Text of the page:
# Finite Difference without boundary conditions

I'm working through the paper where the Finite Difference method is employed to solve the PDE

$\displaystyle \frac{\partial u(x,t)}{\partial t} = a \cdot \frac{\partial^2 u(x,t)}{\partial x^2} + b \cdot \frac{\partial u(x,t)} {\partial x} + c \cdot u(t,x)$

on $\mathbb{R}^{+} \times [0, T]$, but corresponding boundary conditions aren't known. Introducing the $x$-mesh on $[0, B]$, $x_i = i \cdot h$, where $h = \dfrac{B}{m}$, $i \in \{0, ..., m\}, m \in \mathbb{N}$, derivatives at points $x = x_0$, $x = x_m$ are thus approximated using forward and backward differences for each time level, respectively (e.g. $\dfrac{\partial u}{\partial x_o} \approx \dfrac{u_1 - u_0}{h}$ and so on). The resulting system matrix is thus of size $(m+1) \times (m+1)$.

My question is which stability/convergence results do we get here compared to the case with boundary conditions imposed? When implementing the method, I encountered an issue that values of approximated solution with $x$ close to $B$ vary heavily for different $B$'s. For example, taking $B= 40.4$ and $B = 22000$ I get:

I wonder whether this an implementation issue or consequence of no boundary.

Usually, when no boundary conditions are provided, this kind of problem has not a unique solution. There are some cases where a "no boundary condition" is used, usually for only one part of the boundary of the domain where an outflow condition is required, but these cases are rare and this technique still no well understood AFAIK.

Did you check whether the matrix of your linear system is singular or not?

If it is singular (or nearly), this could explain the high sensibility that you see.

Another possibility is that you impose something without really noticing it. You should show the exact equations that you use for the discretization, in particular how you treat the case close to the boundary of the domain.

EDIT: After your precision, I can see two points that can make your solution depend on $B$:

• I'm still not sure whether the continuous problem has a unique solution without boundary conditions. I know some cases (e.g. Poisson problem on a square with one "open" side) where the continuous problem without boundary conditions is ill-posed while the discrete problem yields a non-singular linear system to solve (in a FEM context). So, you can get a discrete solution, but you do not know which solution is approximated. Different $B$ can then yield different solutions.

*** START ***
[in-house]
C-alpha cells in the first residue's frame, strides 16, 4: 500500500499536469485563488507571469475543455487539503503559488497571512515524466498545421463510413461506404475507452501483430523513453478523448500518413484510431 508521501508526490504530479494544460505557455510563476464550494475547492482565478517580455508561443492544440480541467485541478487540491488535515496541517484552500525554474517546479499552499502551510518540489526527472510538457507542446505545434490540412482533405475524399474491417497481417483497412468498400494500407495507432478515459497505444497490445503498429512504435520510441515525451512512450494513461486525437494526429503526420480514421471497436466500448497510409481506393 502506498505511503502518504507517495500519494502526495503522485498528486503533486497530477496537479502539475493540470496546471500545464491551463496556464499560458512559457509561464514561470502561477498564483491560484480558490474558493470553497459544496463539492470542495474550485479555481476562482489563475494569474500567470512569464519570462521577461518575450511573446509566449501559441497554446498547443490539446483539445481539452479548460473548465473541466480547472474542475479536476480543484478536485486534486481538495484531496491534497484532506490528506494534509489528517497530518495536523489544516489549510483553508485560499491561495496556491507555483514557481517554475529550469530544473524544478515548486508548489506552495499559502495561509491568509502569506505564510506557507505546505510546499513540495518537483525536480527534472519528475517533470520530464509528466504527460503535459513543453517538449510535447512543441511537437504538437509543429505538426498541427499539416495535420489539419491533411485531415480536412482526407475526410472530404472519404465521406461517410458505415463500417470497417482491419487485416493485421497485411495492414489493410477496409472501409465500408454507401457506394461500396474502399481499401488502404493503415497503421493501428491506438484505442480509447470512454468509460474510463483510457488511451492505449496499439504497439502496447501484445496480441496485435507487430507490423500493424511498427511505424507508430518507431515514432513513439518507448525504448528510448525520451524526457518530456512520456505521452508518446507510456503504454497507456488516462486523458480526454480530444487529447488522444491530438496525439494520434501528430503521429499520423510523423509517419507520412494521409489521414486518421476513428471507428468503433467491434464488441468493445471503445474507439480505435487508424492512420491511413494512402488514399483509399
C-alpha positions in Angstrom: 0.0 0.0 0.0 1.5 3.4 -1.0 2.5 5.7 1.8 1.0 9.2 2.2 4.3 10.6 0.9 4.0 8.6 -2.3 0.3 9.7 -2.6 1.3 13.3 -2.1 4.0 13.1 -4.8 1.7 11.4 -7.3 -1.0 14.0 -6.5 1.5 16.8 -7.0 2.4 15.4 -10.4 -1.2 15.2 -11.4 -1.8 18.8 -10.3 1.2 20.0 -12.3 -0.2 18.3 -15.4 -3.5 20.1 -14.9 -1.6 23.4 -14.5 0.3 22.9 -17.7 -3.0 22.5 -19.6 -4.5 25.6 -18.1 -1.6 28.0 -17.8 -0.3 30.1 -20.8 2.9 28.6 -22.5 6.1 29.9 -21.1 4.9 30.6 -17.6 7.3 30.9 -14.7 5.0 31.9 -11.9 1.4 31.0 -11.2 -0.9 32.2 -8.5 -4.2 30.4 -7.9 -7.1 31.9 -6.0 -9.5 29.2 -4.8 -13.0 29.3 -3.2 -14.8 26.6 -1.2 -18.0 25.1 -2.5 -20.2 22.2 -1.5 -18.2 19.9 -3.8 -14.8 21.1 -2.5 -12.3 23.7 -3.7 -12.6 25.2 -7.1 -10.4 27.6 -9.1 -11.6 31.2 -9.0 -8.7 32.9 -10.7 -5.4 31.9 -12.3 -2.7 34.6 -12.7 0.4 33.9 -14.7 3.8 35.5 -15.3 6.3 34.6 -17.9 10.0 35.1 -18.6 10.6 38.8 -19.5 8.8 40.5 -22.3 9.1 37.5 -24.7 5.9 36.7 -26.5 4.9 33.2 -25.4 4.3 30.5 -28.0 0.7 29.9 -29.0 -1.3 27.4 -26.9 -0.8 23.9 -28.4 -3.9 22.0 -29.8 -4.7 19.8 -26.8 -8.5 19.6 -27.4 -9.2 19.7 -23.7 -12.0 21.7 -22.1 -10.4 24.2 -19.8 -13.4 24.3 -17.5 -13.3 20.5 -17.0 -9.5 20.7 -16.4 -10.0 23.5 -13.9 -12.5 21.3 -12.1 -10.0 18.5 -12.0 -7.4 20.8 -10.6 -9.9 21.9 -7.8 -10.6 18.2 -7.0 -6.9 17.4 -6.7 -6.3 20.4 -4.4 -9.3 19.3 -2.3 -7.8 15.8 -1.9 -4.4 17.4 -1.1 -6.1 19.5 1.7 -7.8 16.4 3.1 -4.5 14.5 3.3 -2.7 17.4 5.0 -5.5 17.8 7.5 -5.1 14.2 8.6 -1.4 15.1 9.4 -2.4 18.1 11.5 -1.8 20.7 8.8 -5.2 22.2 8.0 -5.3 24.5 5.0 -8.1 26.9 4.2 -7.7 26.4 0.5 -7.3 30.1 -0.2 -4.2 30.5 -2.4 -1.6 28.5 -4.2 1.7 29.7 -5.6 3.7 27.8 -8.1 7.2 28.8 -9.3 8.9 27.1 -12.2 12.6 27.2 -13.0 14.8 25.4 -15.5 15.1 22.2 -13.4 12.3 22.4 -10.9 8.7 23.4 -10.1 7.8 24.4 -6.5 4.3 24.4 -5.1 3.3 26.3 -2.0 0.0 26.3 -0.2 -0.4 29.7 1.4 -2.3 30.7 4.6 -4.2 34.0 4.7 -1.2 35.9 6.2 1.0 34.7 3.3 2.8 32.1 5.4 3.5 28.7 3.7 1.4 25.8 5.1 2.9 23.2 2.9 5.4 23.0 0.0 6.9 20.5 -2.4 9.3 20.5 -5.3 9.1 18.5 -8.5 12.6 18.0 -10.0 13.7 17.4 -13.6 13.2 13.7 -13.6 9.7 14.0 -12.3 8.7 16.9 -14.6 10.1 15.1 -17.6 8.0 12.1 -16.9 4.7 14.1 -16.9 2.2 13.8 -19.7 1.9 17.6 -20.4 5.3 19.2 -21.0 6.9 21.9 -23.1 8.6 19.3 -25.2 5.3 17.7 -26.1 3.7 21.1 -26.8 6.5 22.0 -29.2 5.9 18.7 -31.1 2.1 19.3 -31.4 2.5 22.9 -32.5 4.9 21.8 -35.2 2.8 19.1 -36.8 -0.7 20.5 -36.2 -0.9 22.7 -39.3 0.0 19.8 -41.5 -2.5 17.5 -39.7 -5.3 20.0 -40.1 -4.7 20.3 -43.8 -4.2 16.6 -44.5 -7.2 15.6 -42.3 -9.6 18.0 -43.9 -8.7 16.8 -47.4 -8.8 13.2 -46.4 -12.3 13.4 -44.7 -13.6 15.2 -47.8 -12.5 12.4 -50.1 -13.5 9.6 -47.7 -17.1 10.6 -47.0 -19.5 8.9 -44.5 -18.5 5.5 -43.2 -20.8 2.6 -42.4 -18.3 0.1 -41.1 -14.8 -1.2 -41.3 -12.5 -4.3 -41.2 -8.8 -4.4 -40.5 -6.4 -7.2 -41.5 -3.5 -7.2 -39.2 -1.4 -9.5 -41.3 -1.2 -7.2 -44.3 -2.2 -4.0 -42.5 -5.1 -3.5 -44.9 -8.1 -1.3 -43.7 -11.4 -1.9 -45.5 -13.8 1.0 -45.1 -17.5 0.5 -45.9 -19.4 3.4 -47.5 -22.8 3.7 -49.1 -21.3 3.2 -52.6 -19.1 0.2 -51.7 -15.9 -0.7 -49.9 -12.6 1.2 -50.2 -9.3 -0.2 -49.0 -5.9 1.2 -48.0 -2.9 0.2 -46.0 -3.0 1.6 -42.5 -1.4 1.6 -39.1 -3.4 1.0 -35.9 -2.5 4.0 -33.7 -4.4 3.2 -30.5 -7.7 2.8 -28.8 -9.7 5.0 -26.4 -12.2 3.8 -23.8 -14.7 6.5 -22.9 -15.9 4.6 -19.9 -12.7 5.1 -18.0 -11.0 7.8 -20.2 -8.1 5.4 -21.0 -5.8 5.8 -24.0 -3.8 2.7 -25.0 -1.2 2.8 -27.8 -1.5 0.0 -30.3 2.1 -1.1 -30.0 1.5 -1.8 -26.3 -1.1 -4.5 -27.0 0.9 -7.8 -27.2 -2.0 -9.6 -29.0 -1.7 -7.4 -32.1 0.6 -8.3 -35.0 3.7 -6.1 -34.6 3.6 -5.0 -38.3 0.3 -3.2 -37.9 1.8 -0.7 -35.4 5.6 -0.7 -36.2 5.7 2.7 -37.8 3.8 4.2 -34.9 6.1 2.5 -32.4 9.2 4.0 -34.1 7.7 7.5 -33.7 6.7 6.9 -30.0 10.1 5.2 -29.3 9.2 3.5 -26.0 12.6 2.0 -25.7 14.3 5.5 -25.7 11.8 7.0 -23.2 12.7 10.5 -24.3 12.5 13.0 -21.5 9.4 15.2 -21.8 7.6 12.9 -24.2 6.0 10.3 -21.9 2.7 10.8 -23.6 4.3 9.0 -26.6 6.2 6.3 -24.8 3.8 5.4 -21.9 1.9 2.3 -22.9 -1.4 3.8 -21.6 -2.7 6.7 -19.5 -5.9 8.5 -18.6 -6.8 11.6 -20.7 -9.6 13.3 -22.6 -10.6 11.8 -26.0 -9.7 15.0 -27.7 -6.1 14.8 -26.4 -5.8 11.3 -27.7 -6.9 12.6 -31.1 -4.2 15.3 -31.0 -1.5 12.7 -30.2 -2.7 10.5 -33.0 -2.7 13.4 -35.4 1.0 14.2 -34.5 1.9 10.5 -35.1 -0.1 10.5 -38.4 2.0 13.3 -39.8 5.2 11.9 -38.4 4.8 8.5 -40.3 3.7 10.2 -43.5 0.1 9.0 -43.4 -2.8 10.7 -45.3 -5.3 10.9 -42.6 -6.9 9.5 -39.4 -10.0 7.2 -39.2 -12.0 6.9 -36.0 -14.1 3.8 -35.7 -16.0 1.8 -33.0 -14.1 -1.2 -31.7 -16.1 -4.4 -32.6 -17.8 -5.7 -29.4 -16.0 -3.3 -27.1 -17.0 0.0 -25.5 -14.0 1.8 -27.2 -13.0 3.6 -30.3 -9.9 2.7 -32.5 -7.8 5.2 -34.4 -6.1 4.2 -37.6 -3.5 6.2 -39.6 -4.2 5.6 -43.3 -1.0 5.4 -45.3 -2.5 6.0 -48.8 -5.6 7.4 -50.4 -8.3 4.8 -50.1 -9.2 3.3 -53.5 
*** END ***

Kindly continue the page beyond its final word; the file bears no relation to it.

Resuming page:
• "No boundary condition" means "I don't know at all what is after this point", however, when you increase your domain size, you actually give more information to your solution, since you provide an initial value for the solution after the point $x=44$, and this information will change the solution in the domain $(0,44)$ due to the diffusion.

The fact that the solution differs more on the right side than on the left side seems to indicate that the second point is the reason that you were looking for. To confirm this, try to decrease the diffusivity $a$ or increase the transport ($b>0$) and see if the two solutions get closer.

• Thanks for the answer. I (actually authors) check for regularity of the matrix (which is conditional on some relations of $a$, $b$, $c$, $h$, $\theta$). As for equations, the $\theta$-method is used. I.e., $\dfrac{\partial u}{\partial t}$ is approximated via forward differences; for inner points: $\dfrac{\partial u}{\partial x}$ via central differences, $\dfrac{\partial^2 u}{\partial x^2}$ via second (central) differences. Derivatives for points on the boundary: at $x_0$ via first and second forward differences, at $x_m$ via first and second backward differences. – Dello Jun 28 '13 at 12:35
• @Victor Thanks for the precision. Answer updated. – Dr_Sam Jun 28 '13 at 13:24
• Thanks again. With the decreased diffusion solutions indeed get closer to each other. In the related literature I have found the following statement: "The numerical analysis revealed that there is only small influence of the boundary condition chosen, except very close to the boundary. Therefore, the boundaries should lie sufficiently far away from the region of interest". However, it isn't clear whether this is the case for some particular PDEs or in general. – Dello Jun 28 '13 at 13:59
• @Victor In my opinion, this is related to the PDE. If it is dominated by the diffusion effects, the information from the boundary will spread quickly in the whole domain and affect the whole solution. For transport dominated cases, the effect of the boundary condition might indeed be limited to a small region close to outflow boundaries. – Dr_Sam Jun 29 '13 at 10:28
• Then I don't get how this is reflected in stability/ convergence results. For example, if we take the heat equation, and use forward/backward differences on the boundary instead of boundary conditions, will it influence stability/convergence results? Or do we get the different solution in this case and FDM scheme converges to this new solution? – Dello Jun 29 '13 at 15:13